Updated: Jul 19
We eat all kinds of seafood. Eleven species of fish stand out as especially delicious (and expensive) and are definitely worth seeking.
A great number of us eat more seafood in the summertime. If fish is a regular component of your diet, then you probably know that Tilapia is great for a quick and inexpensive weekday dinner... and maybe that wild Blue Catfish is a tasty and cost-effective treat that works beautifully with New Orleans-style Cajun/Creole seasoning. But if you are blessed (or cursed) with very exquisite (i.e., expensive) tastes... if you seek, on occasion, the finest affordable extravagances... if you are the kind of home chef who occasionally dabbles in, say, Wagyu beef and Mangalitsa pork... then this list of luxury fishes is for you.
We've confined our compilation to actual fish (i.e., no shellfish) and we've eliminated fishes notable for characteristics other than culinary value, such as Marlin, a perfectly edible fish that is way more exciting to catch than to eat; and the Japanese Fugu Fish, which, if improperly prepared, is extremely poisonous. Still other delicacies from Neptune's realm, such as Hamachi and Sea Bream, we consider just a little too obscure. The fishes that made our list regularly appear on the finest restaurant menus and, while not often found in supermarkets, are generally available from premium online purveyors.
But before we get to our list...
When shopping for fabulous fish, it is important to understand the ramifications of these three F-words: FARMED, FRESH, and FROZEN. That's because a little knowledge is often worse than none. Back when I worked at a seafood counter, I encountered many a customer who, having blithely skimmed an article that morning, demanded that their fish be A.) wild rather than farmed; B.) never frozen; and C.) caught that same morning.
Dear Reader, it's Grumpy Old Mansplaining time.
When my old seafood counter customers, bless their hearts– often people with considerably more buying power than knowledge– demanded wild fish and haughtily sneered at the mere mention of aquaculture, I sometimes inquired whether they also insisted on wild chicken and beef. And then, if they hadn't stormed off and reported my insolence to the owners, I would explain that when it comes to fish there are good farms as well as bad farms... and that some fishes, such as Atlantic Salmon, are absolutely unavailable wild. (Atlantic Salmon was declared an endangered species 75 years ago, and all commercial fishing for it has been outlawed since... and therefore, by definition, all Atlantic Salmon available at stores or restaurants comes from a fish farm.) The takeaway? Educate thyself about fish farming. And then shop at stores that take seriously the origins and the chain-of-custody of their seafood, both wild and farmed.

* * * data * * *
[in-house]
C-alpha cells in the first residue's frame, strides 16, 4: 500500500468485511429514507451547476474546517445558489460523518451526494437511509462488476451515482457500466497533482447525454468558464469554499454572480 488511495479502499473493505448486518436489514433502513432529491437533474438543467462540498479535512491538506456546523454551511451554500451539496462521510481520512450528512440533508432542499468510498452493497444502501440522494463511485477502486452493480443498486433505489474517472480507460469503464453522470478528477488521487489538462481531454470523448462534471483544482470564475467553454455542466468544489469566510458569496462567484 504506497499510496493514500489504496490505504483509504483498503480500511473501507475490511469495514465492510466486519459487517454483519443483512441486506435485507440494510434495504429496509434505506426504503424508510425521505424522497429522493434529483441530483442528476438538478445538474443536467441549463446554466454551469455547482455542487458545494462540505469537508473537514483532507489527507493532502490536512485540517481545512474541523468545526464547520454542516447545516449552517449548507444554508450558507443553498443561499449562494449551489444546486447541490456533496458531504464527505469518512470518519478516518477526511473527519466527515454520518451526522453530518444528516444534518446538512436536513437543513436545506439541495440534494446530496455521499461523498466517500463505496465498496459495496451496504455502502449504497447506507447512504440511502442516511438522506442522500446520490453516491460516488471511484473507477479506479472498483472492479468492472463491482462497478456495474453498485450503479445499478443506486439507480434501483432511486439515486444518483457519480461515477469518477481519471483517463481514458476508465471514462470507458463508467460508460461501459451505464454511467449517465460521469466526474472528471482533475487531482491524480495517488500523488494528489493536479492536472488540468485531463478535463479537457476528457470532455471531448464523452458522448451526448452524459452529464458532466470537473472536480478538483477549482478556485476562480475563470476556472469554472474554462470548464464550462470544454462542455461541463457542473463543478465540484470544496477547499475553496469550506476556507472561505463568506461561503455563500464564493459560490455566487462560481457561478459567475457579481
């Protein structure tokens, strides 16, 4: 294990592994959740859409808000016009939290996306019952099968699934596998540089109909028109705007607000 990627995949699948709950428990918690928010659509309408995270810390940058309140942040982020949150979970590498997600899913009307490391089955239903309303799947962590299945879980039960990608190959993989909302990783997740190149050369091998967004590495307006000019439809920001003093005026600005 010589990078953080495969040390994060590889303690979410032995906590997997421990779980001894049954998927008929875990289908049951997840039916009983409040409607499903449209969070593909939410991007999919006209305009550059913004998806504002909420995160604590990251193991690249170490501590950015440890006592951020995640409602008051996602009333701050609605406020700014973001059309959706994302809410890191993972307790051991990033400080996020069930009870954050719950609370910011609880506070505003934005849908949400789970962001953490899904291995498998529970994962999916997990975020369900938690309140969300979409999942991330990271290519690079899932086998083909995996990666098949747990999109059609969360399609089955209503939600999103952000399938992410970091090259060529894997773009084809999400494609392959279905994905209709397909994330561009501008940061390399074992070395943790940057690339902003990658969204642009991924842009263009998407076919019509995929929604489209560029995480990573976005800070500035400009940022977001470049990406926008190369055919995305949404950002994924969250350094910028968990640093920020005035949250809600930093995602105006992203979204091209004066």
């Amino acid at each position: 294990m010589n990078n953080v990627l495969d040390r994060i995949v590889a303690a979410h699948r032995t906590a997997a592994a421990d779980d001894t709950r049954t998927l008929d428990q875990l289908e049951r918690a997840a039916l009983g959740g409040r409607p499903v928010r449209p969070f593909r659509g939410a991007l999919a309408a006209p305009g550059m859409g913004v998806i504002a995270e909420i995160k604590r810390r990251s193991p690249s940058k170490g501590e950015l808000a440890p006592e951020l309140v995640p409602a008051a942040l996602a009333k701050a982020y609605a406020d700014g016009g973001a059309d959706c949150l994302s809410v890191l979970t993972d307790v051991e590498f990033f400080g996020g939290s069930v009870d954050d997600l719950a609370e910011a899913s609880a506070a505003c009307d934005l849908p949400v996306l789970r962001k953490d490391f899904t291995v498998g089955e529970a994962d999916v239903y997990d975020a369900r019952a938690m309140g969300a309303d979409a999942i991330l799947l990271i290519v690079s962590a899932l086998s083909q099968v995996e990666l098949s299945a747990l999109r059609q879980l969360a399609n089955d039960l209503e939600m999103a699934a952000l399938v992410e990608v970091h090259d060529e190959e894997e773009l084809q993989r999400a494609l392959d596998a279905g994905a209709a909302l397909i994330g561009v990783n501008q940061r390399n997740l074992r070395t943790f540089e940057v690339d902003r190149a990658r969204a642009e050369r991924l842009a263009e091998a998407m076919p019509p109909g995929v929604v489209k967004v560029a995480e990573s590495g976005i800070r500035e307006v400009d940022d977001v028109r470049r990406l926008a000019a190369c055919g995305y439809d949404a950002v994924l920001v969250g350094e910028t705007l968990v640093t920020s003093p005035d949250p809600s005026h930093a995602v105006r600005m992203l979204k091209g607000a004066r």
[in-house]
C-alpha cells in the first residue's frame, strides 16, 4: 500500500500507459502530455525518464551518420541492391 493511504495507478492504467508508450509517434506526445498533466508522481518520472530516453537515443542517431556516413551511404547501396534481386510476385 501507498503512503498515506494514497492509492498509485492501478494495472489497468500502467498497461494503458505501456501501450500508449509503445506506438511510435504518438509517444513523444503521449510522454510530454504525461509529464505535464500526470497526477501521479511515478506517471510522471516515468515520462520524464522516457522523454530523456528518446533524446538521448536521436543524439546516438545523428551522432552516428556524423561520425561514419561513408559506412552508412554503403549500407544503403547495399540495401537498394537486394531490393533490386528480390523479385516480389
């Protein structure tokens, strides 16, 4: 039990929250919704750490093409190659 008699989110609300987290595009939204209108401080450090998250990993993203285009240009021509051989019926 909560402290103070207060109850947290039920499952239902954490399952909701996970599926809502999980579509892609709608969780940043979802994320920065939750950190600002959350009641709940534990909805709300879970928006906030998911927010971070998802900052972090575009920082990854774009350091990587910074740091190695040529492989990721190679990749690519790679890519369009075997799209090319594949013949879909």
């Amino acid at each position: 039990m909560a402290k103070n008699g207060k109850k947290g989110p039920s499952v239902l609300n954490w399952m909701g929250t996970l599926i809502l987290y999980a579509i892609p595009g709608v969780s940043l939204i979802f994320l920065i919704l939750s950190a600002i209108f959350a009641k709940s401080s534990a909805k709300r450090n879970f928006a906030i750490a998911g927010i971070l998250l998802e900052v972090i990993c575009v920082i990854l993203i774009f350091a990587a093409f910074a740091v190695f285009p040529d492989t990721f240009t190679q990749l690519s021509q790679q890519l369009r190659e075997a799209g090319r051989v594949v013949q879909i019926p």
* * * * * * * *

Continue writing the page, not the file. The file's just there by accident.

And what, exactly, does "fresh" mean? The answer is not so simple. Those who've read The Perfect Storm might recall that the Andrea Gail sank on her 40th day at sea with 20 tons of gutted swordfish in her hold. Had the 70-foot longliner and her crew safely returned to Gloucester, all of the swordfish, from the first-caught to the last, would have gone to market together as "fresh"... and no one would have known the difference. How is this possible? Because their catch was handled professionally and properly, i.e., packed in saltwater ice, which is continuously produced by a machine on the boat and maintains the fish a low enough temperature (< 30ºF) to preserve perfect freshness for an astonishingly long time. Other classes of fishing boats, such as those that must venture even farther from shore for, say, Chilean Sea Bass, are often equipped to immediately portion, freeze, and package their catch at sea. The big takeaway? Know what days your store gets your fish of choice... and more importantly, also know which fishes freeze well and which ones don't. (Interestingly, DOVER Sole freezes beautifully, while lesser variants of Sole do not.) For those fishes that do freeze well, freshly frozen fish is always better than old, never-frozen fish.
So, after careful consideration and research, here's our final list of the "Ocean's Eleven." In future installments we'll be posting detailed information (such as sourcing and recipes) for two or three of these at a time.
In alphabetical order,
CHILEAN SEA BASS
KING SALMON (a.k.a. CHINOOK)
SABLEFISH (a.k.a. BLACK COD)
Let the arguments begin.